Dr. Joy DeGruy Speaks at EWU

On February 16, 2016 internationally renowned educator and researcher Joy DeGruy, PhD, held a special workshop at Eastern Washington University on topics of cultural sensitivity and diversity, as well as areas of mental and ecological resilience. DeGruy’s four-hour presentation, Culture-Specific Models of Service, Delivery and Practice, was sponsored by EWU’s Black Student Union (BSU) and co-sponsored by EWU’s Africana Education Program, the Office of the President and Housing and Residential Life.

In addition to her pioneering work in the explanatory theory and book, Post Traumatic Slave Syndrome, DeGruy has developed a culturally based education model for working with children and adults of color.

For the complete article click on the link below:

Dealing with Cognitive Dissonance: The Statue of Liberty

 

Local Direct Action

What’s your burning issue?  What are you doing about it? There are lots of opportunities locally and nationally to make your voice heard and be part of making positive change. Scroll down to check out some options.

Spokane Indivisible                                    Together for Washington 

PJALS Peace & Justice Action Leaque      First Thursday Discussion

SURJ Showing Up for Racial Justice          Black Lens News

NAACP Spokane                                        NAACP National

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What You Can Do – What He Does

This is another example of action coming out of our First Thursday Coffee discussions at the Rocket Market.

 

Submitted by Dr. Barb Brock on behalf of Anthony Stevenson, aka artist Salik Seville

Just think about what you can do to help people…
Artist Salik Seville, (aka Anthony Stevenson), originally from Memphis and a Navy veteran, has been through tough times and knows what it’s like to be homeless, but now has found his place in Spokane. Salik uses his art to showcase what he’s been going through, and offers hope for others to push through. “I just want to inspire others and do my part,” he says. “You might be having hard times or come from a hard background, but you should always think about what you can do to help people.” His work has been showcased at the downtown Spokane Library during the month of February for the past two years. Here is Anthony’s statement for 2017:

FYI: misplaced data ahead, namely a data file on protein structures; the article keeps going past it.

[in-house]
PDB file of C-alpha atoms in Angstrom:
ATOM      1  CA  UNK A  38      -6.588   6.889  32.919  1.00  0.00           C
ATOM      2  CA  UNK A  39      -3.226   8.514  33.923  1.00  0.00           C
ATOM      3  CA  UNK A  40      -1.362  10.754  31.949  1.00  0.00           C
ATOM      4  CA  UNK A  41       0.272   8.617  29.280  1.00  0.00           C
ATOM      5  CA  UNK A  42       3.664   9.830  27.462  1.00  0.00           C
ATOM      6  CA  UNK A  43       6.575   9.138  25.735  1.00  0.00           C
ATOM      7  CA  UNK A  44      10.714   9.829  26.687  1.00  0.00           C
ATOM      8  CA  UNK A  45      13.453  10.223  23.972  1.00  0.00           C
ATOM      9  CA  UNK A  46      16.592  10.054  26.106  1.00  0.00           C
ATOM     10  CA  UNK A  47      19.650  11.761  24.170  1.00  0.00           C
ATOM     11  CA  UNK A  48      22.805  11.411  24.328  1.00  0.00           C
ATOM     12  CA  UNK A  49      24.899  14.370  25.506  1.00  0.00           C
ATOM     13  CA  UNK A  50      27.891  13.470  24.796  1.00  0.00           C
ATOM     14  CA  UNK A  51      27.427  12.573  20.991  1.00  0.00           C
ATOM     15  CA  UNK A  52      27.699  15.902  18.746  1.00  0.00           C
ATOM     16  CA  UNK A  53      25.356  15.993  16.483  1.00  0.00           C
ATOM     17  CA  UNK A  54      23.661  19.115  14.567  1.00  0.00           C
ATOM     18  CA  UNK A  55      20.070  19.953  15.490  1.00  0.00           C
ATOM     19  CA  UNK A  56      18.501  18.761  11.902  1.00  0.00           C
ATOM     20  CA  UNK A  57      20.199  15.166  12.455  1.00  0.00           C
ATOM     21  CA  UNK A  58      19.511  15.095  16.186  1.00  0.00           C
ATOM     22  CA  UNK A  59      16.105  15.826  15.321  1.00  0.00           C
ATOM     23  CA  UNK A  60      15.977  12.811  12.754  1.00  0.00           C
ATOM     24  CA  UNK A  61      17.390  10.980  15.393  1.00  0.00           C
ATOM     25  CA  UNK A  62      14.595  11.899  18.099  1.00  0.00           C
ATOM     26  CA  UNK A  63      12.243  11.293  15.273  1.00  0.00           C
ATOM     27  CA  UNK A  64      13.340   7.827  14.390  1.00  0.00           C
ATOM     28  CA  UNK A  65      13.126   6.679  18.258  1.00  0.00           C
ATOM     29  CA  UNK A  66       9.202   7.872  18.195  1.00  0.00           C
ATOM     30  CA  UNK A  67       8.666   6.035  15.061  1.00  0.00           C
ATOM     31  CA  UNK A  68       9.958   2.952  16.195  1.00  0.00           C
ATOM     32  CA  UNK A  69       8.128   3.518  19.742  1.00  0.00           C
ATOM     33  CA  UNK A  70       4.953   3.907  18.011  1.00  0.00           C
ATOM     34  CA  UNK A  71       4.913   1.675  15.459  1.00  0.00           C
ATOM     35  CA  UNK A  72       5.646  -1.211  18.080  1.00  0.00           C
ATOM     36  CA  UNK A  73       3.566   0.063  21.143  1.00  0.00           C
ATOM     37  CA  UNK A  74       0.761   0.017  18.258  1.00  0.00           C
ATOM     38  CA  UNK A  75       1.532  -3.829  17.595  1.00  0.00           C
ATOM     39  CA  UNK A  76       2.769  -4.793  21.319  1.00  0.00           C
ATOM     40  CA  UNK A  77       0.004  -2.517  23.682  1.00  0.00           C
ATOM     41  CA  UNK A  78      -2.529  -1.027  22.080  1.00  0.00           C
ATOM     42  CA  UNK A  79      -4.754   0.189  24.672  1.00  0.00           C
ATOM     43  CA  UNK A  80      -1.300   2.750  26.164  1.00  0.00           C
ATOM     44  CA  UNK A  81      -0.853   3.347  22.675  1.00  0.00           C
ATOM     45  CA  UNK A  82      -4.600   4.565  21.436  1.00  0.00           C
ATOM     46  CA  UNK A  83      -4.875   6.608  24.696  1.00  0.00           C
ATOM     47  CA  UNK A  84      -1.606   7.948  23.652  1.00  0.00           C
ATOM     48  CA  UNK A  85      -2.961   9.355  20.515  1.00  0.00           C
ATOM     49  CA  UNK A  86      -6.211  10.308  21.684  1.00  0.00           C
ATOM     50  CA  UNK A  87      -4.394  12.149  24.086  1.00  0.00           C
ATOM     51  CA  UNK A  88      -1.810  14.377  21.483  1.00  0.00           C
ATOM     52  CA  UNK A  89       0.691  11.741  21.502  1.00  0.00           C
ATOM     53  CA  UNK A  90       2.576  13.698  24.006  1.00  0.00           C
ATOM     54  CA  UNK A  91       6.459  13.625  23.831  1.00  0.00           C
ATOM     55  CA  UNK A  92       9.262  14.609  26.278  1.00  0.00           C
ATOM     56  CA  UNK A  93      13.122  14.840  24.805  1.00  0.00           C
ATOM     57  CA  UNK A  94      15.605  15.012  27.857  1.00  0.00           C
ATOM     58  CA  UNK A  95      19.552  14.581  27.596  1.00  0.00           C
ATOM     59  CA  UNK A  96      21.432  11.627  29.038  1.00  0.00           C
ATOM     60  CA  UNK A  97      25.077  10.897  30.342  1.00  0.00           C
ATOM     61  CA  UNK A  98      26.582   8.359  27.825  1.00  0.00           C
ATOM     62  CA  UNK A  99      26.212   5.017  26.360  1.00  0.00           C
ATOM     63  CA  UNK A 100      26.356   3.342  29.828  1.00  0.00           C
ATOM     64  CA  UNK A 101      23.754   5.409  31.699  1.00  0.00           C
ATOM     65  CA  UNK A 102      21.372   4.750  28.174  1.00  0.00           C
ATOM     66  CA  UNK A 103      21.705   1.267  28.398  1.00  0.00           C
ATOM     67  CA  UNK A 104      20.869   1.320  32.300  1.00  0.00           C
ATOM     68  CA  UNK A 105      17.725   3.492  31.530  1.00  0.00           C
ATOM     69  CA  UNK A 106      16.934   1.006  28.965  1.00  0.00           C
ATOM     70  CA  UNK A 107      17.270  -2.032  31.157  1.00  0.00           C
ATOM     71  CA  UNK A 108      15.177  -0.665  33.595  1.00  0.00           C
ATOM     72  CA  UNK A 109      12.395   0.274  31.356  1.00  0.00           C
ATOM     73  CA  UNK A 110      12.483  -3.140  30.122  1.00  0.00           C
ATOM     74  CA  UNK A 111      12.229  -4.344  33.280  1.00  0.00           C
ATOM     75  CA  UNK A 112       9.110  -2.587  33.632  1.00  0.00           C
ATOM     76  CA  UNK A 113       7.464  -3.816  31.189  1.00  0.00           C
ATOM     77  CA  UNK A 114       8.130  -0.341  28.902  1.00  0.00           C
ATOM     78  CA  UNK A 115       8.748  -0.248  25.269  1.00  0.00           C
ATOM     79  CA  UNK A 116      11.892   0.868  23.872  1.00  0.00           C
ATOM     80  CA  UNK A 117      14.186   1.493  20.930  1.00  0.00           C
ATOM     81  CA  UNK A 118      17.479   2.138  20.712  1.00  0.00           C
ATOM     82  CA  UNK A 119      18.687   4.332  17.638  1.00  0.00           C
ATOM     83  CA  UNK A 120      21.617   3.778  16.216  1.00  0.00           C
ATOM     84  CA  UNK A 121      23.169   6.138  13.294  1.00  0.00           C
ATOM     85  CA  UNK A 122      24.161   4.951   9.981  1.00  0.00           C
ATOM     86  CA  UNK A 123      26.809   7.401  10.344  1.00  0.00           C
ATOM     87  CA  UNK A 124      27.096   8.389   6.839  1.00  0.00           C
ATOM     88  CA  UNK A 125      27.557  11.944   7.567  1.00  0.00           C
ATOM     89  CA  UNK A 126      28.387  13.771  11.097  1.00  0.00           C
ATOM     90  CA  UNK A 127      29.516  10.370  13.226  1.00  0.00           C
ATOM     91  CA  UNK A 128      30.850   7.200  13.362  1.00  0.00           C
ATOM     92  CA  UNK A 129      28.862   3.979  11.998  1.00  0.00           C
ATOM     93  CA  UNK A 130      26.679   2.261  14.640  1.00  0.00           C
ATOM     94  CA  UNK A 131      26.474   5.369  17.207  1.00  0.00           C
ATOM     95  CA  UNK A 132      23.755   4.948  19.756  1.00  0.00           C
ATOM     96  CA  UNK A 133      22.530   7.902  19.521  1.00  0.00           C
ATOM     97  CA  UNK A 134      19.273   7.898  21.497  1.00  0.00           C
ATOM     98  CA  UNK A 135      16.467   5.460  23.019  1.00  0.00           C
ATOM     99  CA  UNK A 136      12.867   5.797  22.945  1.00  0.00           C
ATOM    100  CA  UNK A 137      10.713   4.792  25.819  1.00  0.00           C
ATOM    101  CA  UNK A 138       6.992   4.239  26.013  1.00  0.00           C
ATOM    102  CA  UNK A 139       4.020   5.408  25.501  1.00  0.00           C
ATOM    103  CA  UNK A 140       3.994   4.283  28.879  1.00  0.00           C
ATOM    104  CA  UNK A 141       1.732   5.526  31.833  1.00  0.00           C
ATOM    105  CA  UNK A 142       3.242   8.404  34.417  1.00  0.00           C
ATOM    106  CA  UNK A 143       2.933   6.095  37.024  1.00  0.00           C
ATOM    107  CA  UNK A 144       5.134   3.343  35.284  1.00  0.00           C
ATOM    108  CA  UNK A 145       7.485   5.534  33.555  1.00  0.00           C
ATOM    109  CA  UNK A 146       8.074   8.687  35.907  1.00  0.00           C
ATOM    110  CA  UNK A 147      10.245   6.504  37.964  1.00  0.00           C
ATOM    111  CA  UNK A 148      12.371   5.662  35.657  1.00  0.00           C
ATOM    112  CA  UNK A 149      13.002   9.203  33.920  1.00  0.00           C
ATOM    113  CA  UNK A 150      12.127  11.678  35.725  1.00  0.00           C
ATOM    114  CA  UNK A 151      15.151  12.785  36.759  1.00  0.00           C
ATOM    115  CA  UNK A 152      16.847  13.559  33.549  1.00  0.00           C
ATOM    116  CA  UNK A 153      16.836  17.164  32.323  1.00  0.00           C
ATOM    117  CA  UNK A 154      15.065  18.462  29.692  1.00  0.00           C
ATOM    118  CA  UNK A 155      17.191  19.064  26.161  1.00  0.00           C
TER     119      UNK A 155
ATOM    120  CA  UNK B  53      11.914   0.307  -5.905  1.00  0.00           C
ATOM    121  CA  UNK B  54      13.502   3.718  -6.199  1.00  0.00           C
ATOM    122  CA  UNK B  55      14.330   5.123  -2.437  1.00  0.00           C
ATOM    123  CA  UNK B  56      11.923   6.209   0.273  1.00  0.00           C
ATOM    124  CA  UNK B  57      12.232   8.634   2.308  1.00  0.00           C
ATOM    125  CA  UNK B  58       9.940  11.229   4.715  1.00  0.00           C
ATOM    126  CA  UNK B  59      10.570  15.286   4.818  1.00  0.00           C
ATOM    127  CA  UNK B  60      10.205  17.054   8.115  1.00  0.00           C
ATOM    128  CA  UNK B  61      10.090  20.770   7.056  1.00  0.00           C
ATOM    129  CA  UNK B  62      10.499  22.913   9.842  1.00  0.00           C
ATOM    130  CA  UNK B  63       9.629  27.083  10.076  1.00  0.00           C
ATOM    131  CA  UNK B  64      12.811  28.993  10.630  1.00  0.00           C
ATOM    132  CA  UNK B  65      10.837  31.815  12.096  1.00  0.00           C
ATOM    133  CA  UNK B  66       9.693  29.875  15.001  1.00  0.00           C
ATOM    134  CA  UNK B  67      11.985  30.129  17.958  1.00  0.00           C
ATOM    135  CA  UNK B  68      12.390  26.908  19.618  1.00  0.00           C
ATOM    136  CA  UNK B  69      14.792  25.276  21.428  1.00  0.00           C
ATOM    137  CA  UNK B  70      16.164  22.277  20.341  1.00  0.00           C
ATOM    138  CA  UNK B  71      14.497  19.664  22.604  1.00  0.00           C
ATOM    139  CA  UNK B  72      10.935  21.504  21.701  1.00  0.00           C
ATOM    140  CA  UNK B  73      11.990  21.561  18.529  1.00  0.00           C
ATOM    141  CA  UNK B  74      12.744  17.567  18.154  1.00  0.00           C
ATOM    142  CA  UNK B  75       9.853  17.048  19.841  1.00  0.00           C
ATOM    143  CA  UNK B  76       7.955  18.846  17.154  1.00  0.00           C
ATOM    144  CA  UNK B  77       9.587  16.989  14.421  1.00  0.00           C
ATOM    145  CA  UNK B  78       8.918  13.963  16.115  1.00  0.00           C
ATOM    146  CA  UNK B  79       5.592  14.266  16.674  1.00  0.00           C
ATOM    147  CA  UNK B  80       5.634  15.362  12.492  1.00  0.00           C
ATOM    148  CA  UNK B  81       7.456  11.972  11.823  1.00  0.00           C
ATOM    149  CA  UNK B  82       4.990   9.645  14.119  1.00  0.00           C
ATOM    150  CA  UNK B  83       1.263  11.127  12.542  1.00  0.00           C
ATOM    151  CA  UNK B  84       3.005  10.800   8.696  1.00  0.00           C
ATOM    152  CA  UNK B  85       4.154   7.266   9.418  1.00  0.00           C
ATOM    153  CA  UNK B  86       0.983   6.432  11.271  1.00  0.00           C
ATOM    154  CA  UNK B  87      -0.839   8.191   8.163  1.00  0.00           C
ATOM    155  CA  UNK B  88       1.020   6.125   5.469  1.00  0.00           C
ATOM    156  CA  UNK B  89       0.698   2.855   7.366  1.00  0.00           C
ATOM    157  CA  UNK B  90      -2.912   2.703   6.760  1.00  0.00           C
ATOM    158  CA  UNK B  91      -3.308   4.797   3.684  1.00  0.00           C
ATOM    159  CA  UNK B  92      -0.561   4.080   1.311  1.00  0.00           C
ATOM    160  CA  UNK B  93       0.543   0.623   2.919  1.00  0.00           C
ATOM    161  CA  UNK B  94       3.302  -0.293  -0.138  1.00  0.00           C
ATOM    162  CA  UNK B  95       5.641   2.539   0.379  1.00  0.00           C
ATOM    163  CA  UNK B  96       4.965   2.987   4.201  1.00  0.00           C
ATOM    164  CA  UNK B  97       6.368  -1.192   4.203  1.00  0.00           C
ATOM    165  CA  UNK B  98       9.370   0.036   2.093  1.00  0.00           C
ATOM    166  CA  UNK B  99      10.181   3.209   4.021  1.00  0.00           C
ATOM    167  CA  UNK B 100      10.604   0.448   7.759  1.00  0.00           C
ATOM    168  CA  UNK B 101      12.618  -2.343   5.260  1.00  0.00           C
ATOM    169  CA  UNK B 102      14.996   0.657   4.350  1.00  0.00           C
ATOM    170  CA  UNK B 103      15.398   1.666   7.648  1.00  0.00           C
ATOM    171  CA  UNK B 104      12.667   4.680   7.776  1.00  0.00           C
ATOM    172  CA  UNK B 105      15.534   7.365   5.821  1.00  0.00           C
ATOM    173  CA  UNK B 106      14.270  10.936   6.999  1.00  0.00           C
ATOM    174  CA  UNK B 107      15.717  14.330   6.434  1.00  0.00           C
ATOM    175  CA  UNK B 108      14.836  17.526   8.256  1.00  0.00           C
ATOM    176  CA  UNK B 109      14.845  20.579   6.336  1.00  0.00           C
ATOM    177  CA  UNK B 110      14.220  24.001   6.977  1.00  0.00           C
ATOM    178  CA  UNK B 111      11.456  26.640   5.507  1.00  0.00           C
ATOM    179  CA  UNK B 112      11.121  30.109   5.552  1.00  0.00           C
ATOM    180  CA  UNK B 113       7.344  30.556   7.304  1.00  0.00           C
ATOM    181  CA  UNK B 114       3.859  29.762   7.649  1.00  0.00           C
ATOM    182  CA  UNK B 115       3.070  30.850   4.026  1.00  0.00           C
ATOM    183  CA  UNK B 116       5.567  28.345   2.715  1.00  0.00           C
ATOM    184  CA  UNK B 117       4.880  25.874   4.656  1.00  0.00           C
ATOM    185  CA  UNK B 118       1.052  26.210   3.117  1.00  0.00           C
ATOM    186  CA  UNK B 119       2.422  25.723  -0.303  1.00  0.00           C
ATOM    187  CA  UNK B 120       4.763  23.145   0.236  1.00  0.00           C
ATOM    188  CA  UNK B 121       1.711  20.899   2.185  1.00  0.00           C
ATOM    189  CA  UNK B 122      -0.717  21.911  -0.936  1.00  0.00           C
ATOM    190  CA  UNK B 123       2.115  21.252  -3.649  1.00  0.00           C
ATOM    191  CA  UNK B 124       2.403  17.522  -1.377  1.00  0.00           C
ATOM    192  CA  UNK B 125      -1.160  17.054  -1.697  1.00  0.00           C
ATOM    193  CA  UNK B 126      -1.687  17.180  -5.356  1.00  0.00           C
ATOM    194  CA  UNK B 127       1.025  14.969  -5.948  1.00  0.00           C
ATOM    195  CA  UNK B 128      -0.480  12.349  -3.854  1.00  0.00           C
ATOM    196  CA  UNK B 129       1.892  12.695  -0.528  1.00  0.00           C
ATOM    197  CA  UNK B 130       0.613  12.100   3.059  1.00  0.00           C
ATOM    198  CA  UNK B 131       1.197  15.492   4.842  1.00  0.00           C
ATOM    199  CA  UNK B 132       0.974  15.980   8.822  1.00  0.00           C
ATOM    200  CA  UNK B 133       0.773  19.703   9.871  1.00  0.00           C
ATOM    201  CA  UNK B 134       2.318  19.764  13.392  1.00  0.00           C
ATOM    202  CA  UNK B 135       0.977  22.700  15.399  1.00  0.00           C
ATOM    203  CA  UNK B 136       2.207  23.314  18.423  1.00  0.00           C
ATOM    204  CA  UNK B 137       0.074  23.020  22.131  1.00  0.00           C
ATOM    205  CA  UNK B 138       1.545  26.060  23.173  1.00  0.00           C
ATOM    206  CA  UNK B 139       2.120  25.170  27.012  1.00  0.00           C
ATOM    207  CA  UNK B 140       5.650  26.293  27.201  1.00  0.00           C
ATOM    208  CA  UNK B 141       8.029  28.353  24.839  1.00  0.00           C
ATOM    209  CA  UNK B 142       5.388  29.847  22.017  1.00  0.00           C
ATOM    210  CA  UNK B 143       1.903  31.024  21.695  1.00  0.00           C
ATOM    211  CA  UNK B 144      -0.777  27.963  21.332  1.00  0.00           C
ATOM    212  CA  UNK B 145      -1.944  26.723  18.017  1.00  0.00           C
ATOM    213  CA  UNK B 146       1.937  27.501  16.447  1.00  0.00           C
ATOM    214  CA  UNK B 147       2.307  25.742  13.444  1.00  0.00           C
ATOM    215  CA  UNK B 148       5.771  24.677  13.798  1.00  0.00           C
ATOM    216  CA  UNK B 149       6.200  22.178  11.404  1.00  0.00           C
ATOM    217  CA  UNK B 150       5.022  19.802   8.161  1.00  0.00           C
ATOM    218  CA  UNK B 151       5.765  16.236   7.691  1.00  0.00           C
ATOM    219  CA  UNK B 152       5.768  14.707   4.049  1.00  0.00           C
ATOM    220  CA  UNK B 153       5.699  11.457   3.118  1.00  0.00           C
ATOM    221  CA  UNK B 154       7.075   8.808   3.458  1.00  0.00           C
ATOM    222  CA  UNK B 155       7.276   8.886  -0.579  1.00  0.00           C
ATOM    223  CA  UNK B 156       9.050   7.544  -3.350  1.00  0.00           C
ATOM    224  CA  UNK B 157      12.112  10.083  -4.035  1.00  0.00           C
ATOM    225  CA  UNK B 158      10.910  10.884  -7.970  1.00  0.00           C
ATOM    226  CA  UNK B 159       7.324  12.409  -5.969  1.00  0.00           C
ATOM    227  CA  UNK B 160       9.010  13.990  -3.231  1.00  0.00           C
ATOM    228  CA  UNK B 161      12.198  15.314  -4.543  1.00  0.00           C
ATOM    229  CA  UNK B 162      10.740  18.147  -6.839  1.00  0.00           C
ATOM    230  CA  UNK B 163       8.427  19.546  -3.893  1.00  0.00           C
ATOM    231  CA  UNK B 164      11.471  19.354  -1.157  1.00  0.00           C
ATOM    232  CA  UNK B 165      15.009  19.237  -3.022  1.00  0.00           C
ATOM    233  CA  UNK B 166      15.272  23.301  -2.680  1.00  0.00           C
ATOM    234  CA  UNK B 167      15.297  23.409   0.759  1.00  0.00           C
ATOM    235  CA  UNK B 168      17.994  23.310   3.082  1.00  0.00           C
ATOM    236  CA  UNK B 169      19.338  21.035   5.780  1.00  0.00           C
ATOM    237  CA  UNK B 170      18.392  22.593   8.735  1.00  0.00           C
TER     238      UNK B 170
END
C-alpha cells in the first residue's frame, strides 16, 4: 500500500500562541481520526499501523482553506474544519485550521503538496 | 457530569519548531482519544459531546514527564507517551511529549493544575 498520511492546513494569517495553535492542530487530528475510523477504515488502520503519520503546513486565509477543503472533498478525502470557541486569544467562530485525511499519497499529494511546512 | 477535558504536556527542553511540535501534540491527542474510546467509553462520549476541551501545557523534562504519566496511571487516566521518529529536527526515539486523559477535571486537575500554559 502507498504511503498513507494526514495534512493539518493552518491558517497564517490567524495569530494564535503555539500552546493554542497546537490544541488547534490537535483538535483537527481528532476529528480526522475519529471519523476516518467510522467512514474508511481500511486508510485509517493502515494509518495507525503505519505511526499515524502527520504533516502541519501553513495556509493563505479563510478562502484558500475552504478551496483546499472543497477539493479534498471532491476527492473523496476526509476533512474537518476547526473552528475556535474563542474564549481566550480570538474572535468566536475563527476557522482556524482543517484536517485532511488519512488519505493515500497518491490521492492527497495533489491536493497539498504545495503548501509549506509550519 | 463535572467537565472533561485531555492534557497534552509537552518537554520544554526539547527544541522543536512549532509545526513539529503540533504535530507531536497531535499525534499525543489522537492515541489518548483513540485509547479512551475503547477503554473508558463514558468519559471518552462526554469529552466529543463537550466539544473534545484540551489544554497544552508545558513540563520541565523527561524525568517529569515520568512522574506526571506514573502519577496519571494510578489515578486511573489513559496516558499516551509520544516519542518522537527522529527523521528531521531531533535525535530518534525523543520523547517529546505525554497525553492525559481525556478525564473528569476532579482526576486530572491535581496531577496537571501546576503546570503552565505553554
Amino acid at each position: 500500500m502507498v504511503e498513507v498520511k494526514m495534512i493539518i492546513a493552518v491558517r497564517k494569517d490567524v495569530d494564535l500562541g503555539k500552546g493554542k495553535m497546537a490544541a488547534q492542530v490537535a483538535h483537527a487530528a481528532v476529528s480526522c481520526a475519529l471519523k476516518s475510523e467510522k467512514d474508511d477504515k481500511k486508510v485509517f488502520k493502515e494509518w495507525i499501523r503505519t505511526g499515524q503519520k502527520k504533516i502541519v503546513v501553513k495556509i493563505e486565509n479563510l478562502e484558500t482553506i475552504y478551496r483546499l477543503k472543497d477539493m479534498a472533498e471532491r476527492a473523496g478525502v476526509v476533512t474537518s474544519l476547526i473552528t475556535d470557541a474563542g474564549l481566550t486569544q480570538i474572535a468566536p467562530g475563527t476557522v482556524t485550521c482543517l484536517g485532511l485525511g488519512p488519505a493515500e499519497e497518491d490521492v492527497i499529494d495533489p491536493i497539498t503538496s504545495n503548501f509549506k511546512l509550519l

“My friends, every year I start out the New Year with an exhibition. I’ve been fortunate to have several artists join me including Denise Robinson, Sage Caberllero, Rachel Dolozal and Jay Cousin, who are contributing their time and talent to help our community.
This is something that means a lot to me. When I first started doing this it was my way of speaking through art about how I see humans. If you are in the area, come check out the art and if you see something you like, all you need is a bag of fresh food and a bag of hygiene products, i.e., hand towels, deodorant, etc to acquire a piece of art. There’s no limit. Meals on wheels and health care for homeless veterans will receive the food, and Spokane county veterans will receive the hygiene products. I will also have some paintings for sale to help the YWCA at the library here in downtown Spokane.  I would like to express my gratitude to Mrs. Barb Brock – thank you for getting involved – your help is so appreciated and will never be forgotten. Here’s to good energy, art, and action. Love can change the world.”        Salik Seville

Advice for Advocates

 Photo by Bob Lloyd from People Rise Up! PJALS

Note from Bob Lloyd: This article was originally published by the Inlander January 26, 2017. Follow the link below to see the original post. Advice for Advocates is a regular feature  by Mariah McKay.

Tips for people looking to be the change in these unprecedented times

A roar breaks out as the throng takes its first steps onto the icy streets of Spokane. While no laws or elected positions changed after last weekend’s Women’s March, an era of anemic insider-driven politics officially came to an end. If you are one of the many who feel called to take back our democracy, here are six helpful hints to heed along your journey:

FIND YOUR PLACE

You know those universe maps with a tiny arrow pointing to a dot that says “You are here?” That is you in this new mass movement. Learn about the constellations of groups already working on your issues, rather than reinventing the wheel. Don’t know where to start? Try Google or the “three degrees” approach. Ask someone who knows someone who does. Think about your unique abilities and focus on a role that plays to your strengths.

EMBRACE COMPLEXITY

It is possible for two or more things to be true at once. We are so conditioned to think in “either/or” terms, we often miss out on opportunities in between. Just because your neighbor disagrees with you on one issue doesn’t mean they won’t help you on another. Remember to not see people, organizations or institutions as monolithic.